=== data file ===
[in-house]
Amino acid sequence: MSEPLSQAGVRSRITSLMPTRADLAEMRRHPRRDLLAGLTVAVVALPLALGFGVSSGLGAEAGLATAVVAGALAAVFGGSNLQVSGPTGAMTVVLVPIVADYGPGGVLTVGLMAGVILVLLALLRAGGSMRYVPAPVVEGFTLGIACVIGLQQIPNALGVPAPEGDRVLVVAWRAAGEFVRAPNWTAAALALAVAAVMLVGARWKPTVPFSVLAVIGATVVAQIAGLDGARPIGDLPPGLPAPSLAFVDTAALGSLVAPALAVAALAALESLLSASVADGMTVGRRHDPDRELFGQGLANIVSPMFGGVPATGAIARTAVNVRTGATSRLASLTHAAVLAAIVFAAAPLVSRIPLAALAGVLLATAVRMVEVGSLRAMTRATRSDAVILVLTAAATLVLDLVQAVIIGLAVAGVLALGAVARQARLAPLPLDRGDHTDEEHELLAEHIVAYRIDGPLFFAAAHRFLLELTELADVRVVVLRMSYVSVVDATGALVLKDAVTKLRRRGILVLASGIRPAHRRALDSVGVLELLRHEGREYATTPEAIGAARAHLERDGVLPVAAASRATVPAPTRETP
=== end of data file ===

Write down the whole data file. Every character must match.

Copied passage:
[in-house]
Amino acid sequence: MSEPLSQAGVRSRITSLMPTRADLAEMRRHPRRDLLAGLTVAVVALPLALGFGVSSGLGAEAGLATAVVAGALAAVFGGSNLQVSGPTGAMTVVLVPIVADYGPGGVLTVGLMAGVILVLLALLRAGGSMRYVPAPVVEGFTLGIACVIGLQQIPNALGVPAPEGDRVLVVAWRAAGEFVRAPNWTAAALALAVAAVMLVGARWKPTVPFSVLAVIGATVVAQIAGLDGARPIGDLPPGLPAPSLAFVDTAALGSLVAPALAVAALAALESLLSASVADGMTVGRRHDPDRELFGQGLANIVSPMFGGVPATGAIARTAVNVRTGATSRLASLTHAAVLAAIVFAAAPLVSRIPLAALAGVLLATAVRMVEVGSLRAMTRATRSDAVILVLTAAATLVLDLVQAVIIGLAVAGVLALGAVARQARLAPLPLDRGDHTDEEHELLAEHIVAYRIDGPLFFAAAHRFLLELTELADVRVVVLRMSYVSVVDATGALVLKDAVTKLRRRGILVLASGIRPAHRRALDSVGVLELLRHEGREYATTPEAIGAARAHLERDGVLPVAAASRATVPAPTRETP